Australian rescue officials broadened the search area for missing Malaysian flight MH370 and boosted the number of spotter planes in the Indian Ocean, with weather conditions favourable.
The Australian Maritime Safety Authority (AMSA) is coordinating the hunt in the vast southern search corridor for the jet that vanished two weeks ago, focusing for a third day on an area of wild and remote sea 2,500 kilometres (1,500 miles) southwest of Perth.
On Friday five planes criss-crossed 23,000-square kilometres (8,800-square miles) without any sightings of wreckage, and the search area has now been widened.
"AMSA has tasked three RAAF P3 Orion aircraft, a New Zealand P3 RNZAF Orion aircraft and two ultra long-range commercial jets to search a 36,000-square kilometre area about 2,500 kilometres southwest of Perth today,'' it said.
The commercial jets and one of the Orions left Perth at 2200 GMT for the four-hour flight to the zone of interest, with the others following later.
The distance from Australia's west coast allows the Orions only about two hours of actual search time before they must turn around with enough fuel to get back to Perth, but AMSA said the long-range planes can stay in the area for five hours.
Planes from China and Japan are also expected to join the multinational air and sea hunt in coming days.
AMSA said two merchant ships were now in the area and Australian naval vessel HMAS Success, which is capable of retrieving wreckage, was due on the scene Saturday afternoon.
With 153 of the 239 people on board the missing plane coming from China, Chinese authorities said at least seven Chinese ships were also steaming to the southern Indian Ocean, although it could be days before they arrive.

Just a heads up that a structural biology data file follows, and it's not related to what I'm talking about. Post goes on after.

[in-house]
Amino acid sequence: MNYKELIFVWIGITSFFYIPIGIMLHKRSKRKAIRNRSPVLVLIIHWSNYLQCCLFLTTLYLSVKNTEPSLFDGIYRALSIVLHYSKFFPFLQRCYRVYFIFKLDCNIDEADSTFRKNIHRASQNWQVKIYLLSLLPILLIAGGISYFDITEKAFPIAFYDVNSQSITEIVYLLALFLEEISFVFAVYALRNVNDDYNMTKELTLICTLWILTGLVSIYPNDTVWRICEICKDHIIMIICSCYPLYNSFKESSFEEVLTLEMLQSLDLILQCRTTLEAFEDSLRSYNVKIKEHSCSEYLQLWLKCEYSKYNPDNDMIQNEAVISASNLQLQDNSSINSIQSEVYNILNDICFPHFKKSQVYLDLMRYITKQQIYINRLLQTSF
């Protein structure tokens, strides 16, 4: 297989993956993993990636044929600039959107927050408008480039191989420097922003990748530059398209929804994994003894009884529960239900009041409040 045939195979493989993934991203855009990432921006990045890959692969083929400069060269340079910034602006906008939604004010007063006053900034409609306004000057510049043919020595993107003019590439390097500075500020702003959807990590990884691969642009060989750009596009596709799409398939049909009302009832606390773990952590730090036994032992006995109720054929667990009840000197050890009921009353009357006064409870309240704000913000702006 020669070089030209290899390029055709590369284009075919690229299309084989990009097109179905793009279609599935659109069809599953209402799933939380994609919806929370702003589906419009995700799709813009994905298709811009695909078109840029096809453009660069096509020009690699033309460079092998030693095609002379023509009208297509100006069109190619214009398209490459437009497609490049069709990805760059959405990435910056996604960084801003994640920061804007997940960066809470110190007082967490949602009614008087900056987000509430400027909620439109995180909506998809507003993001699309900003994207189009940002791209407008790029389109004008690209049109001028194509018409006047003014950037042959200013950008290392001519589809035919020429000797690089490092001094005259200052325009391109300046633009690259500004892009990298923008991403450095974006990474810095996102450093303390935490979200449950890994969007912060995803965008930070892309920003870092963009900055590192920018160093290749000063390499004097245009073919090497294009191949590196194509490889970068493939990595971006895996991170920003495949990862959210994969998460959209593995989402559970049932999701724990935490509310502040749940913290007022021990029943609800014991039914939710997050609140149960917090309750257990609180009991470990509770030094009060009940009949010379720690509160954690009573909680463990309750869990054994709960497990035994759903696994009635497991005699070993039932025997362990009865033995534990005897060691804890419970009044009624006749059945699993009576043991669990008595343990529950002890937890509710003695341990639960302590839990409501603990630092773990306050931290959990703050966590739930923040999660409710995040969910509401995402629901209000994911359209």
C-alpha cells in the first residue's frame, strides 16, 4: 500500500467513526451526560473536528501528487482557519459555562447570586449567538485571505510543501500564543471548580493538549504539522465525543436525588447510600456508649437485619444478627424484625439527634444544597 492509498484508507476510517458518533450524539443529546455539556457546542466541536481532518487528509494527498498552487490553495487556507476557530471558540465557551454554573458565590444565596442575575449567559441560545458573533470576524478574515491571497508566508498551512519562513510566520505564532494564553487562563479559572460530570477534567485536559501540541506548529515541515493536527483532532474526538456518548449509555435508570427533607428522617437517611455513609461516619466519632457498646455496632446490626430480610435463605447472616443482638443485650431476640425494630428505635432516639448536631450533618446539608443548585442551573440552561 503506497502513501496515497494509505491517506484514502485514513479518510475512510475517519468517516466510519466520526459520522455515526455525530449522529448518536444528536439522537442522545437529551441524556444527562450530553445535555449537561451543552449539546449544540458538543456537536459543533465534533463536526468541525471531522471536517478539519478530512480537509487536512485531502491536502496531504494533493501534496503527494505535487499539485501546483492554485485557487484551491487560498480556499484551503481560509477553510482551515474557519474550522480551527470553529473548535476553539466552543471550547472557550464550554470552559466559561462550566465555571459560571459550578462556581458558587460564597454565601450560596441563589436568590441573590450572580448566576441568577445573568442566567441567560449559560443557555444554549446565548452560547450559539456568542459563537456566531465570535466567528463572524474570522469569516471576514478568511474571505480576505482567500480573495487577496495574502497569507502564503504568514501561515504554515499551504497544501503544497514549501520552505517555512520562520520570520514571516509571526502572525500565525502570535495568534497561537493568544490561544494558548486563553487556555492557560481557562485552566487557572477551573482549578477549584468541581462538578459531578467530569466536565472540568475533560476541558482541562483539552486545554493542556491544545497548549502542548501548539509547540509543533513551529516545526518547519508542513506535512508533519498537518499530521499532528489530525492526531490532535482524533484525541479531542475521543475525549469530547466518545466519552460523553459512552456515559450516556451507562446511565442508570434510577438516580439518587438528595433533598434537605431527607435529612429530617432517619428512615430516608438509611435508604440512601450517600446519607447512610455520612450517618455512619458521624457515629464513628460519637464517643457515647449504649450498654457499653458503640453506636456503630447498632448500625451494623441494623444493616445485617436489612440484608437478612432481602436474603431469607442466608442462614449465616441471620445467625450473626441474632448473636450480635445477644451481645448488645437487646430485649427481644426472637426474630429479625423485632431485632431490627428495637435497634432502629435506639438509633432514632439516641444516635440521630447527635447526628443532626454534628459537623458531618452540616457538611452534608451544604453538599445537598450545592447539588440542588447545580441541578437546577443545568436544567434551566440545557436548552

There have been no sightings of interest since Australia announced on Thursday that grainy satellite photos taken on March 16 had picked up two indistinct floating objects.
However, earlier it was reported the deep ocean where planes and ships are seeking signs of the missing Malaysia Airlines plane is so treacherous any wreckage recovery would be extremely challenging.
Read today's coverage here:
Prime Minister Tony Abbott has again cautioned it might not be from the plane.
But he said any information would be released as soon as possible for the sake of the families of the 239 people missing - six of them Australians but most Chinese.
Mr Abbott has spoken to China's President Xi Jinping, who he said is "devastated'' by the tragedy.
"This has been a gut wrenching business for so many people, not least those who are charged with keeping their citizens safe,'' Mr Abbott told reporters in Papua New Guinea on Friday.
"We have an Australian naval ship which is steaming as fast as it can to the area.
"It is about the most inaccessible spot you could imagine on the face of the Earth but, if there is anything down there, we will find it.''
But if the floating objects are from the missing plane, it could have drifted more than 500 kilometres from the crash site.